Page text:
What is it?
It may be the cheapest model in the range, and a keenly priced base version at that, but this third-generation Leon can crack 62mph in 10 seconds dead, return a claimed 57.6mpg and cruise motorways as quietly as cars costing £10,000 more.
What is it like?
A wheelbase stretch, a 90kg cut from its kerb weight, cleaner aerodynamics, more rear headroom and a bigger boot are useful advances, too, as is a new, better-looking cabin that’s fashioned from higher-grade materials. The only downside is that our S-trim car looks monochromatically dour even against a still-lacklustre SE trim.
But this mild disappointment is hardly a deal breaker, especially when you discover that even this starter model provides air-con and Bluetooth as standard, along with a colour multimedia screen, seven airbags and remote stereo controls. Add optional alloy wheels and you’re away.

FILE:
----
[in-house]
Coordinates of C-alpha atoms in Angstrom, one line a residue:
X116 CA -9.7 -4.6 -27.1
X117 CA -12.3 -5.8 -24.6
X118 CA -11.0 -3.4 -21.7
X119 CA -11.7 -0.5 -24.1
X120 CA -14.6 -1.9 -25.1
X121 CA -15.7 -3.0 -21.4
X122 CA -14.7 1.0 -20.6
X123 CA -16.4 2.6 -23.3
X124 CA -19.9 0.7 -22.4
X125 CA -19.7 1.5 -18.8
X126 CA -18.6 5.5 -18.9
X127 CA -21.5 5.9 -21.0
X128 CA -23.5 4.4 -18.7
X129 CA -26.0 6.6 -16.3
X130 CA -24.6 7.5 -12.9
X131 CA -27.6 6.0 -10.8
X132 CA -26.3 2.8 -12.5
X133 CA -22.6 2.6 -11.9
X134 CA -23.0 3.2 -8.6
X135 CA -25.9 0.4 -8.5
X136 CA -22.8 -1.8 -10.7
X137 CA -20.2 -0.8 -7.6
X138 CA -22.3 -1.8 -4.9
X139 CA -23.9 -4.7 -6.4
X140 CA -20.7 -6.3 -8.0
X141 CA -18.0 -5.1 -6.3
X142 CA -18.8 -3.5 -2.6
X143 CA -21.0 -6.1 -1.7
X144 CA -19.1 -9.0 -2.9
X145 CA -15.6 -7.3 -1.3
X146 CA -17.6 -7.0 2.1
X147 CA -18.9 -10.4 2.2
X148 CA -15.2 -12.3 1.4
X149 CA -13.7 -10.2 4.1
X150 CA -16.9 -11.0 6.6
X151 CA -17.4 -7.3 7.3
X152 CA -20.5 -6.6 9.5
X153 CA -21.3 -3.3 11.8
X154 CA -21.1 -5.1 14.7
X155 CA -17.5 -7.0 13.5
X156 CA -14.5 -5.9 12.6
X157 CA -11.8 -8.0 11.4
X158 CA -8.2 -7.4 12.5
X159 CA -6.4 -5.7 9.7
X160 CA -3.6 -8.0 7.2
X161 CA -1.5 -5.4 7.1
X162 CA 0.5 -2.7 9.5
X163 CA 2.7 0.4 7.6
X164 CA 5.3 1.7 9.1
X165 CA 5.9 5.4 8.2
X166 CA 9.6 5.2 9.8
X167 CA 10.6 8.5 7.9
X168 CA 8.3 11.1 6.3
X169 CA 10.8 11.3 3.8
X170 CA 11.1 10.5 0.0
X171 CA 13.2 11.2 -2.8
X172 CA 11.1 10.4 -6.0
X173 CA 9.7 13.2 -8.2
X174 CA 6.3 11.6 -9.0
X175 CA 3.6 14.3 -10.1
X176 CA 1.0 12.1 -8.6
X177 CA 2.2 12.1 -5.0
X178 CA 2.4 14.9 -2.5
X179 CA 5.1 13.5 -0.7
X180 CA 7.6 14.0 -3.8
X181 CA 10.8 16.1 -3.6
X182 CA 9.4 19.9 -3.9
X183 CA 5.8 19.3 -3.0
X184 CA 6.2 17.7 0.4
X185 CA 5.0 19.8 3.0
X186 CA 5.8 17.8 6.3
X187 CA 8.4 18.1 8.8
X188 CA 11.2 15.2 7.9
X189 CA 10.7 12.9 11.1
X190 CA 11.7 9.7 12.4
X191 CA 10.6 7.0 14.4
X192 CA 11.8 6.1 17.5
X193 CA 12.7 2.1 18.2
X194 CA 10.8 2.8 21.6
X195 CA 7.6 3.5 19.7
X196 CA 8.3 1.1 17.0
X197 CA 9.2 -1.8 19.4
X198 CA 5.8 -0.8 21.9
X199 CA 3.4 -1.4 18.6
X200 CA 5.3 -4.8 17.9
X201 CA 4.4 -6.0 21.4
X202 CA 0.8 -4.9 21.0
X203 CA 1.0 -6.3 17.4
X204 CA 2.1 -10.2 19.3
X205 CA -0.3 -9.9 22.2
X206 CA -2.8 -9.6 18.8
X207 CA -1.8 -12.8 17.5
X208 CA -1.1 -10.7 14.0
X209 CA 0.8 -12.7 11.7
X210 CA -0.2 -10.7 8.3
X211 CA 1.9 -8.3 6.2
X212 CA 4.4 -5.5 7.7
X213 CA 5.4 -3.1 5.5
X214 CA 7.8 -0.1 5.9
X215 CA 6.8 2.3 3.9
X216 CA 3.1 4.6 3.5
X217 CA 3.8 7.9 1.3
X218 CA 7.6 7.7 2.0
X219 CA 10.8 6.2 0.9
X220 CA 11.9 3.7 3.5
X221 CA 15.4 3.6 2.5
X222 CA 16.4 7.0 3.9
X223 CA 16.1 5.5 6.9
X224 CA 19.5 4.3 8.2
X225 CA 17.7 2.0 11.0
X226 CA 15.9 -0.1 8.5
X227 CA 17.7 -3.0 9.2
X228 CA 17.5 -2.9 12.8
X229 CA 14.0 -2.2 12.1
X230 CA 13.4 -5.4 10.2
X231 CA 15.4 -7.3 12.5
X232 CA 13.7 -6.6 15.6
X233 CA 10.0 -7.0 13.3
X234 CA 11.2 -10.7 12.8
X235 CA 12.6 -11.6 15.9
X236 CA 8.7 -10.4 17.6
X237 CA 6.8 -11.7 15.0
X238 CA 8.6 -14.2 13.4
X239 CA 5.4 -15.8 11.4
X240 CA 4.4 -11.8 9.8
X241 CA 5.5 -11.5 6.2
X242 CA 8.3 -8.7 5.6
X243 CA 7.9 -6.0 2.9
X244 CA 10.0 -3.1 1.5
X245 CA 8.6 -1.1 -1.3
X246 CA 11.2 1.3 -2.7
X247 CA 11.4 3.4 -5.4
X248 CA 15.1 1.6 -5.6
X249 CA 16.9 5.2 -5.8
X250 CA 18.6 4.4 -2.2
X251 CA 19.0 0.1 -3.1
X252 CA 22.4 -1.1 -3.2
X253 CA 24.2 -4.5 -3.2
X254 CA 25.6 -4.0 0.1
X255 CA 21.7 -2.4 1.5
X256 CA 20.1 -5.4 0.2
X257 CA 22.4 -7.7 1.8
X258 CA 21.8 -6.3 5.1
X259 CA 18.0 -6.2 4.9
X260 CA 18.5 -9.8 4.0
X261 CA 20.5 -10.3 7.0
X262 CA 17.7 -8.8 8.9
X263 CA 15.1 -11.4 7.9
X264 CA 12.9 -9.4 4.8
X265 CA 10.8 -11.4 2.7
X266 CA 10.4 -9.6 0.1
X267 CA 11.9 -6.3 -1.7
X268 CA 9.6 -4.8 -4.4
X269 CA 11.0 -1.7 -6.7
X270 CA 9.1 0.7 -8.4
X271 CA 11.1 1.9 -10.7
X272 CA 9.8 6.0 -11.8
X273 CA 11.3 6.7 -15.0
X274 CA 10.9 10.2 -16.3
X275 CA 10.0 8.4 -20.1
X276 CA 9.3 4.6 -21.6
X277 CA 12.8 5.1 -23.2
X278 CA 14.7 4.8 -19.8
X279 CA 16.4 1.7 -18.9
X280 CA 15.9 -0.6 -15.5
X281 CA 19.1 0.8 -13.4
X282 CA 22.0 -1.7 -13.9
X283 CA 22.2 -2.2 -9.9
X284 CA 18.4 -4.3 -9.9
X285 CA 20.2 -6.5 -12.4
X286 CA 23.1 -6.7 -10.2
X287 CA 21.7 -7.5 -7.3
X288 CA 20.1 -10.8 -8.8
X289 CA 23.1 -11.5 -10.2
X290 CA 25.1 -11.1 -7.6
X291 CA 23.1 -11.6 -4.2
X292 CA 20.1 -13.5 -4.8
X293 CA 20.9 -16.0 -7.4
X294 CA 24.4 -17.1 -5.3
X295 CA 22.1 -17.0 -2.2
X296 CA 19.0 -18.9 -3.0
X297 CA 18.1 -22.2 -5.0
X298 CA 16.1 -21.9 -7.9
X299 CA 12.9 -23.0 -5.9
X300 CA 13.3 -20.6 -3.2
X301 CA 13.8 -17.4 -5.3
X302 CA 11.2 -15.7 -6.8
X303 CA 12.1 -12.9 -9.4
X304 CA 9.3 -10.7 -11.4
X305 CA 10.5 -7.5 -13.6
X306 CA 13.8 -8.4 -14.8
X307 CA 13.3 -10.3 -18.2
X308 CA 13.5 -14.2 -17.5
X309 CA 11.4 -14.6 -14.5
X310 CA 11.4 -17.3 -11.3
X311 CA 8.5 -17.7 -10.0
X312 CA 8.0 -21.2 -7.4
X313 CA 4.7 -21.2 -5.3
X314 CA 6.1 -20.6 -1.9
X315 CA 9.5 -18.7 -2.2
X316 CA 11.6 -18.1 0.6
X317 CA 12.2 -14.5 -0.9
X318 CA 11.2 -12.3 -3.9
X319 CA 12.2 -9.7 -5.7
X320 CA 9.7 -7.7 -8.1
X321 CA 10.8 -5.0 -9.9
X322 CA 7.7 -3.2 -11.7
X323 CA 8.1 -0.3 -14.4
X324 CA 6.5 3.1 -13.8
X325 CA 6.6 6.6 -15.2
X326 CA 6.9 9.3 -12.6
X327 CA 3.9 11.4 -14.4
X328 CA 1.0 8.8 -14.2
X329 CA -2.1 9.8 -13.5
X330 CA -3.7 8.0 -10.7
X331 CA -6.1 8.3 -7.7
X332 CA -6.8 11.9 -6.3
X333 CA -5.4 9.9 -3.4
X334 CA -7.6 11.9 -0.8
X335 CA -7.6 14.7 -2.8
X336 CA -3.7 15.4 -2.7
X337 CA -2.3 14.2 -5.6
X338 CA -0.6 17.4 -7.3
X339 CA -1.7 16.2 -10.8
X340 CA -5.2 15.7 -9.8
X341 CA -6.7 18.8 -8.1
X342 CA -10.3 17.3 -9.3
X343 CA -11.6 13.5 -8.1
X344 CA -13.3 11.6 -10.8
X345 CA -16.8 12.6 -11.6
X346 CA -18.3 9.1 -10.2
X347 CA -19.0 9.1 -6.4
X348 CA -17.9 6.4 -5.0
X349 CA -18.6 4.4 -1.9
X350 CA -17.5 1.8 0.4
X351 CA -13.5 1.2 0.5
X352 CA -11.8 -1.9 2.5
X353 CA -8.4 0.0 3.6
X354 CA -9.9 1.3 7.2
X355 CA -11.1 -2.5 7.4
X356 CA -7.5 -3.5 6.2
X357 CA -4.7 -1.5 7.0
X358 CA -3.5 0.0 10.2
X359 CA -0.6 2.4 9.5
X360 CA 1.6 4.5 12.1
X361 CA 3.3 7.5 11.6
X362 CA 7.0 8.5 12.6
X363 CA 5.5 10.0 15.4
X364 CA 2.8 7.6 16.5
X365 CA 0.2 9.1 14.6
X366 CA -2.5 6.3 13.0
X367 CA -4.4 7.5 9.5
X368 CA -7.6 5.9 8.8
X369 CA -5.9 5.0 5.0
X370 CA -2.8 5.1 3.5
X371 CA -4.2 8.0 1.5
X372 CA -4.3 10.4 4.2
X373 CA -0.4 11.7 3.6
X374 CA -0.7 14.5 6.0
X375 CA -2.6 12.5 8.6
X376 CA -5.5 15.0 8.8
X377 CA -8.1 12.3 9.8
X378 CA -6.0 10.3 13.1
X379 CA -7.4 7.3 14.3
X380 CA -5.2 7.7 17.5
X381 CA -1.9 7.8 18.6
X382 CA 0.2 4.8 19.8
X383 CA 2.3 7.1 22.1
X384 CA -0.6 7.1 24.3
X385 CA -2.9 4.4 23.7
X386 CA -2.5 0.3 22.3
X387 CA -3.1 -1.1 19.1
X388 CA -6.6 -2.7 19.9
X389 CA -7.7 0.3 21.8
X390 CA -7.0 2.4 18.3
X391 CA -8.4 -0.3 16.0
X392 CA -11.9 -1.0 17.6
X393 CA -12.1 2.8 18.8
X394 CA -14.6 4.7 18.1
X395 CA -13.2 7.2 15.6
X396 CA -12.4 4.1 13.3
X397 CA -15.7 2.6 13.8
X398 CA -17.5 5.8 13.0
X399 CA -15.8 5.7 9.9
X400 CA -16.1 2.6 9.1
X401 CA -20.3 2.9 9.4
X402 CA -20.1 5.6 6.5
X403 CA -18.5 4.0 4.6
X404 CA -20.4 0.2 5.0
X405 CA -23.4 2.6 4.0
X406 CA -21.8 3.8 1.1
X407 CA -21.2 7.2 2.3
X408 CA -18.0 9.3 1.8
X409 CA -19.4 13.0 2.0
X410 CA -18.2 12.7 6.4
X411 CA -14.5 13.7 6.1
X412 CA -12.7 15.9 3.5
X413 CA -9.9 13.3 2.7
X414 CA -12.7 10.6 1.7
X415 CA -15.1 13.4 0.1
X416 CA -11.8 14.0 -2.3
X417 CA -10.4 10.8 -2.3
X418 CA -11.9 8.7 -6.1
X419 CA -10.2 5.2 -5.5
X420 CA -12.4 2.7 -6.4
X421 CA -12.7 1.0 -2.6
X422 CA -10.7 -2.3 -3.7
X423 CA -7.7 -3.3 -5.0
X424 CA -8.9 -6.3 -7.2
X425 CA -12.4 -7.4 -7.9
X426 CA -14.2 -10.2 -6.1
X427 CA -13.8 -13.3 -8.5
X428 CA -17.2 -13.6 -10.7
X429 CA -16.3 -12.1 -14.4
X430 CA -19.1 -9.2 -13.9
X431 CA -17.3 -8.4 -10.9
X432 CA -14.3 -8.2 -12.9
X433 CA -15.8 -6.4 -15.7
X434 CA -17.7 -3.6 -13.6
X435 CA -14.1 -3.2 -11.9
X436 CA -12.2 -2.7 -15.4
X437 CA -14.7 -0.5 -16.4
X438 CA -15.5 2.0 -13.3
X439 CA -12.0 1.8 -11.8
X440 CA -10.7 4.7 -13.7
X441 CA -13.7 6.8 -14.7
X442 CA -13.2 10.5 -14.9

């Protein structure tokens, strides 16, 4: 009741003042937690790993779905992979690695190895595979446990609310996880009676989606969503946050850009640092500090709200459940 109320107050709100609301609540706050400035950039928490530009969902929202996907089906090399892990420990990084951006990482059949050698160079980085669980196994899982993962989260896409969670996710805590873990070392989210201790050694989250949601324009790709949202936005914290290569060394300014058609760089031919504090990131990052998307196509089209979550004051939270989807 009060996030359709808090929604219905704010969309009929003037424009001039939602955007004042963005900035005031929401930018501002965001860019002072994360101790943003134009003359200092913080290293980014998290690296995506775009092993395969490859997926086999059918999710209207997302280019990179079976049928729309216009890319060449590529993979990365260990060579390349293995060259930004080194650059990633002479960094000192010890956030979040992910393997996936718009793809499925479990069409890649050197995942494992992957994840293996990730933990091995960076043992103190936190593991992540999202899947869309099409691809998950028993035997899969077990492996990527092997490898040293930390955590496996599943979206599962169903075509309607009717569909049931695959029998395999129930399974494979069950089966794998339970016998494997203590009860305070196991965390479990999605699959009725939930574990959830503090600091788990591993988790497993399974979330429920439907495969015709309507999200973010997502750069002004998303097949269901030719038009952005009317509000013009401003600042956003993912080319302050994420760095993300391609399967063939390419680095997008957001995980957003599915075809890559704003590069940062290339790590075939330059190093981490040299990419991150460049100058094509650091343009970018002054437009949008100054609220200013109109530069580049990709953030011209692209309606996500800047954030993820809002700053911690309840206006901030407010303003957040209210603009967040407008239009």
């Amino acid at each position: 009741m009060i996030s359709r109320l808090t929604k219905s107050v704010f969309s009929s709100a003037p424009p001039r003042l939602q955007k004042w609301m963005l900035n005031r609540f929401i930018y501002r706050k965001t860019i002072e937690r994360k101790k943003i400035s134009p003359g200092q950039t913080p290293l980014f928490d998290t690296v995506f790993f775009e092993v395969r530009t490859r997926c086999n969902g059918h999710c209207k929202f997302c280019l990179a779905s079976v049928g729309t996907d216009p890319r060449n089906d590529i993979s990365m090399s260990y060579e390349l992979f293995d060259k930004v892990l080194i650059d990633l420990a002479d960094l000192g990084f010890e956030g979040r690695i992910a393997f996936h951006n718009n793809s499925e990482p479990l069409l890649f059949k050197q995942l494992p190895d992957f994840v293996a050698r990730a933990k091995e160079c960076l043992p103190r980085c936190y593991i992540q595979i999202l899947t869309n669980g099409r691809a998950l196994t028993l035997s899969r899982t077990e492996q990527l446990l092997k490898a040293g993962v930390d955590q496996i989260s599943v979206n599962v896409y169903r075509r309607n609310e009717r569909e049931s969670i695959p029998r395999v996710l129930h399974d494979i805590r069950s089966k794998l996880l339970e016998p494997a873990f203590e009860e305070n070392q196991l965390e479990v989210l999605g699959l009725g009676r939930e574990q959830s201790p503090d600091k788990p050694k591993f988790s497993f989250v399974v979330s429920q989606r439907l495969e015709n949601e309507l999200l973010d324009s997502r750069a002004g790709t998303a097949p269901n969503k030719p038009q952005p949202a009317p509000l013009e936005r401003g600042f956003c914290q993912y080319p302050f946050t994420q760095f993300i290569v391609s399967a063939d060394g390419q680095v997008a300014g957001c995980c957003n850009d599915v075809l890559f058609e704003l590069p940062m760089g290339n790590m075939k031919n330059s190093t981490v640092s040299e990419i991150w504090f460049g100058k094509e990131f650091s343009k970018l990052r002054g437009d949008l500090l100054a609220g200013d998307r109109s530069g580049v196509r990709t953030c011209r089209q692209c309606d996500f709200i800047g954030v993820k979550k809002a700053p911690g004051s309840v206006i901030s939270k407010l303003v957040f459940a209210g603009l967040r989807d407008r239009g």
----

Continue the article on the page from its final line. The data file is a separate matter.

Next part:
Leons of 150bhp or less sit on a torsion beam rear axle, and over a savagely uneven road the Leon serves impressive directional stability, good body control and a feeling of terrific robustness. Sharper bumps are absorbed less well but it rarely turns uncomfortable. The steering is light and far from feelsome, but its accuracy and consistent weighting allow easy exploitation of tidy if unremarkable handling.
Should I buy one?
All of which adds up to an appealing budget package, especially with that willing turbo 1.2 to drive behind, in a car that has been usefully improved in almost every direction.
Seat Leon 1.2 S
Price: £15,670; 0-62mph: 10.0sec; Top speed: 119mph; Economy: 57.6mpg (combined); CO2: 114g/km; Kerb weight: 1198kg; Engine: 4 cyls, 1197cc, turbo, petrol; Power: 104bhp at 4500-5500rpm; Torque: 129lb ft at 1400-4000rpm; Gearbox: 6-spd manual